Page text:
To say the last number of years has been tough for Sunderland would be quite the understatement. The transition from being a Premier League club, albeit it a Premier League club languishing in and around the pit of the relegation zone year upon year, to a Championship club and now to a League One club in such a short space of time has been a difficult one to acclimatise to.
For the most part of that time, all Sunderland fans have been accustomed to is the infinite struggle and uncertainty as to where the next notch in the ‘win’ column will come from – but it wasn’t always that way. Once upon a time, the Stadium of Light resembled the traits of a fortress – not the draw bridge over a moat kind of traits but a sporting context equivalent at least. Teams used to look at Sunderland away on their fixture list, grit their teeth a little, breathe in and roll their eyes in concession and acknowledgment that it was going to be one of their tougher trips of the season.
Somewhere in time however, that ideology from those in the away dressing room eroded. Sunderland became a soft touch. That once tough fixture became one of the easiest of the season, and whatever peculiarities of the Roker Roar which managed to make their way over that mile or so across the city and into the new stadium dwindled with apathy. For the past five years Sunderland’s home record has notoriously been one of the worst in the entire country. Defeat after defeat and humiliation after humiliation resulting in one less disgruntled turnstile click after another. Sunderland’s slide has been both impressive and unbelievably dismaying in equal measure.
That kind of unprecedented negativity can take its toll not just on a football club but an entire city. Where once the Stadium of Light’s beams would ignite the Wearside skies, a malevolent darkness submerged itself instead, a darkness necessitating major attention. Fortunately for Sunderland fans, there are sparks of light beginning to materialise once more under the new regime.
Losing can become an ugly habit in football, and a difficult one to get out of. While Charlie Methven may have alluded to pigs not quite flying yet during their tenure so far in his ALS interview this week, there is no doubting Sunderland have evolved. With a complete overhaul in the boardroom, dugout and on the field, that ethos of losing in recent years is beginning to wilt. One defeat in 14 league matches represents a pretty remarkable turnaround in such a small period of time whatever the level, and while Sunderland have yet to light up League One with their pre-season favourites authoritative tag, they have begun repairing the destructive holes in their sinking ship.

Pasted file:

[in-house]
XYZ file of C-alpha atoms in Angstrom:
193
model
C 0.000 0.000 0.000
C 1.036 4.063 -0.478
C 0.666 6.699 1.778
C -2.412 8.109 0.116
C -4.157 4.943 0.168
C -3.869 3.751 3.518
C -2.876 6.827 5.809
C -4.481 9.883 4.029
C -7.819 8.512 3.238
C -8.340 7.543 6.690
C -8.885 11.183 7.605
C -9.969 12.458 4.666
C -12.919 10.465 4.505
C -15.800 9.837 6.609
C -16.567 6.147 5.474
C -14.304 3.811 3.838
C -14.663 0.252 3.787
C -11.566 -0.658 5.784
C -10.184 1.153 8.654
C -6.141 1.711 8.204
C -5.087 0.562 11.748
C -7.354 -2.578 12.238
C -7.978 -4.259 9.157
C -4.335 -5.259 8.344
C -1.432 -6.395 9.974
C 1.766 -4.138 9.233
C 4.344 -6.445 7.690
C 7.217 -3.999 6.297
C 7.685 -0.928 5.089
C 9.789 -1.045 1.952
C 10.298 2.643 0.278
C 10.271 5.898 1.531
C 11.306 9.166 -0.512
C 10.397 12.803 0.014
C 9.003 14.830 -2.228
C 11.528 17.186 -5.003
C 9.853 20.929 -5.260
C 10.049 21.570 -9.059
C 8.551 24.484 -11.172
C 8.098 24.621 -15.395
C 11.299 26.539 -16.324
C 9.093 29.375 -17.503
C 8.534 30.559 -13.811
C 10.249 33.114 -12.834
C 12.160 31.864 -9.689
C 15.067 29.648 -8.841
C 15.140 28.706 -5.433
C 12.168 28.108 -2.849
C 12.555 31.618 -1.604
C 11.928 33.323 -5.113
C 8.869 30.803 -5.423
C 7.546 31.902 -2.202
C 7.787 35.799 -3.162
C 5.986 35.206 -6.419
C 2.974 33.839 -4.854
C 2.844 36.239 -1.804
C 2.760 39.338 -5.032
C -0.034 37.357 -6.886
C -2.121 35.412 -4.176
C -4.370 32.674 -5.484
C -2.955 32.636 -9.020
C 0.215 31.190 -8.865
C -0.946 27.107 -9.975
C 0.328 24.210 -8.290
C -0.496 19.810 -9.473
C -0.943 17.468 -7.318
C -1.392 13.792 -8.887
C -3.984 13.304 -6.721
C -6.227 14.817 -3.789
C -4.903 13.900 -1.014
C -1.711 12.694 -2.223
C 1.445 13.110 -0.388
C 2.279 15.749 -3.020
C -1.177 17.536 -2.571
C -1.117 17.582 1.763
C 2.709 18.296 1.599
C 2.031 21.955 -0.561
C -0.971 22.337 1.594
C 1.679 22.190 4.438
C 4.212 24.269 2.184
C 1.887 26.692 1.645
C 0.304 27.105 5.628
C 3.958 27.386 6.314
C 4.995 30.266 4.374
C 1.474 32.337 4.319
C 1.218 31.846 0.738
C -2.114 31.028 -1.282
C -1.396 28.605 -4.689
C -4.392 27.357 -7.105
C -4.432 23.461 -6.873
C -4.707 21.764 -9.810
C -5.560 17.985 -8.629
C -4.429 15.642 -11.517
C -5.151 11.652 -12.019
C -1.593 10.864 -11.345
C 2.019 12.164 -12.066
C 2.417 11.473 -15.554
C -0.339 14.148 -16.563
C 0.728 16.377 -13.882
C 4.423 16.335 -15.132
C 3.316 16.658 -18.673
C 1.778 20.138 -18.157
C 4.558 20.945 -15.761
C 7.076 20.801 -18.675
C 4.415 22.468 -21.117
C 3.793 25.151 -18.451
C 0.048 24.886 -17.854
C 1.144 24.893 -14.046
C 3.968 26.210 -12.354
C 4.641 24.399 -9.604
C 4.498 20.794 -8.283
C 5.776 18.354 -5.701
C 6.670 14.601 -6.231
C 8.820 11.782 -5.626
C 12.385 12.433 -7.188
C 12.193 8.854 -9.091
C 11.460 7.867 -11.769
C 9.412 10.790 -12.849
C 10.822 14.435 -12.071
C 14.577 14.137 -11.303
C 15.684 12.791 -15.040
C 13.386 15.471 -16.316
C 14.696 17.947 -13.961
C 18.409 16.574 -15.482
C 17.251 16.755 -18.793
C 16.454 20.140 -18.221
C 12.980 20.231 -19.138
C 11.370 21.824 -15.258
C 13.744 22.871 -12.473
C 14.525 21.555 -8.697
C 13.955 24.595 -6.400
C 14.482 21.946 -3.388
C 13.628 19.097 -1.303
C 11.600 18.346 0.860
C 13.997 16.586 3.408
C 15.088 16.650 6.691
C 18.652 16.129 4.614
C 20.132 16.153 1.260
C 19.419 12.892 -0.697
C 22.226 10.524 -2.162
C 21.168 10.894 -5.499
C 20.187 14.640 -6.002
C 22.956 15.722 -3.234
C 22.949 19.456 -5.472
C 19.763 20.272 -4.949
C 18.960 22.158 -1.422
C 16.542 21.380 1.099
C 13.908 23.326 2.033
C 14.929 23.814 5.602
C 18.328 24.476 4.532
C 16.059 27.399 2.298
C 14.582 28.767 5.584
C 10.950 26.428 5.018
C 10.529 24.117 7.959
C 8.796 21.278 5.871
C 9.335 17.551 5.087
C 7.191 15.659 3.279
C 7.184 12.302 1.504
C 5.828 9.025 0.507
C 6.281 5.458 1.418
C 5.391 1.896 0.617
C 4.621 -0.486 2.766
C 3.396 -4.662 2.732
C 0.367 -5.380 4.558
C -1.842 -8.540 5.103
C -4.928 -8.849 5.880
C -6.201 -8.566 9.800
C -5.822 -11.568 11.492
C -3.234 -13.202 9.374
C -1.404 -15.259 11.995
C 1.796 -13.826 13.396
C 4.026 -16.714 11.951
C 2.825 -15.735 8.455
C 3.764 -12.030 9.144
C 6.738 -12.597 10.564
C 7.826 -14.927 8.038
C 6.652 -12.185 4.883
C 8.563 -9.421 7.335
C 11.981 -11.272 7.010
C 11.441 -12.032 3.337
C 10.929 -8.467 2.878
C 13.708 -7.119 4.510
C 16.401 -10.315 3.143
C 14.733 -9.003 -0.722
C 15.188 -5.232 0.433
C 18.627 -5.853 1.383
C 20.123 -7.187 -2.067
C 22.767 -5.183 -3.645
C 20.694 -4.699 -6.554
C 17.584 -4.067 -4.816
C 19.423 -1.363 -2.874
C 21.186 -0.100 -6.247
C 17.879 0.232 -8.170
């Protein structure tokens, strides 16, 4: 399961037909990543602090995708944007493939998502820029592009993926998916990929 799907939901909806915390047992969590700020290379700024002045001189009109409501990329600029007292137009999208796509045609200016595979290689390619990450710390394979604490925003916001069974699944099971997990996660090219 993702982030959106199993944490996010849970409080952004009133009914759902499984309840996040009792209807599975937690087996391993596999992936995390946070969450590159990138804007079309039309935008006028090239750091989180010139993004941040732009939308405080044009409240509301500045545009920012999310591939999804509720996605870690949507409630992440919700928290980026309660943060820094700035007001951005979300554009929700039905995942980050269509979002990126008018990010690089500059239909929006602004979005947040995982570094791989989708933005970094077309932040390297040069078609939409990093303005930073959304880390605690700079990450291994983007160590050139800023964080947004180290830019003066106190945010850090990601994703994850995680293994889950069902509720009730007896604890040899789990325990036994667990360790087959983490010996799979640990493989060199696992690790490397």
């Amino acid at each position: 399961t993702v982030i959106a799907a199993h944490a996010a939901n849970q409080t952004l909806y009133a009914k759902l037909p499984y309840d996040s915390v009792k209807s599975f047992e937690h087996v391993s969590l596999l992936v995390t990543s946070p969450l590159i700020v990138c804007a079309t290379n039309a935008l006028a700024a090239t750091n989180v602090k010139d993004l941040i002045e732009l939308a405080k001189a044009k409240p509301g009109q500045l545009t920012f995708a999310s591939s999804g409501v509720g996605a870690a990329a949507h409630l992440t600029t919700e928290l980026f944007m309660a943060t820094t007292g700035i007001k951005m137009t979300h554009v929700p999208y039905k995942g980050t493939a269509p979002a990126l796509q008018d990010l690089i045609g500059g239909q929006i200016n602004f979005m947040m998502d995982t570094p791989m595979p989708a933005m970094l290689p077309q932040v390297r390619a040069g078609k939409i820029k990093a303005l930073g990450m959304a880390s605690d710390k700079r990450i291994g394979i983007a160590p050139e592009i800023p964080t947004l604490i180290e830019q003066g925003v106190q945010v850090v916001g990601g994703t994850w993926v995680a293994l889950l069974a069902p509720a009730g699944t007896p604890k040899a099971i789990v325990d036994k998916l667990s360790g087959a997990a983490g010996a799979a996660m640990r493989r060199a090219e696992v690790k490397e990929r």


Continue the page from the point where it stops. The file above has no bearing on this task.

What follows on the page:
There was perhaps no greater evidence of that than on Tuesday night after Chris Maguire’s goal sealed a third successive win on the road at Doncaster Rovers in front of 4,000 travelling supporters. The successes at Bradford City and Shrewsbury Town in the previous two outings were both needed and welcome, but the victory on Tuesday resembled something so much more than just another win. Perhaps for the first time this season, there was a real sensing that the tide may finally be turning for Sunderland, that the ships’ holes have finally been plugged and it is readying itself to set sail once more.
The more optimistic Sunderland supporter will have you believe they have been convinced promotion back to the Championship has been a given since before a ball had been kicked back in August. The more pessimistic may have reserved judgement after two harrowing relegations in succession. But on Tuesday evening, after the full time whistle had blown, there was an element of that infamous Roker Roar returning again in South Yorkshire. It had the components of a ‘big win,’ a win which may be highlighted later in the season as a turning point, a point where Sunderland proved they mean business and are serious about getting out of this league at the first attempt.
The unity being displayed after winning football matches is something that has been missing from Sunderland for longer than one dares to admit. The unity between the club and the community is beginning to return to its more prominent days. It may have taken the club to fall as far as it ever has done, for its belly and its chin and everything else to hit the floor, but finally it is starting to bite back. Losing may have been an ugly habit Sunderland became engulfed in but winning may just start to become a healthy obsession. And when that winning snowball begins to gravitate for Sunderland, promotion campaigns of the past have proved it becomes difficult to stop.
And so, the League One train continues to roll on, back to Wearside for the first time in what seems like an eternity, as Sunderland host Southend United at the Stadium of Light on Saturday looking to build on that impressive trifecta of results on the road in recent weeks. There really is no time to rest on your laurels in this division. The Saturday-Tuesday line is often the media’s propaganda for football outside of the Premier League, but Sunderland must forget what has preceded them the past seven days.
When these two clubs meet again in the reverse fixture this season Sunderland will be hoping it is their last game in League One. For that to happen, the new-found winning ethos must remain, starting here.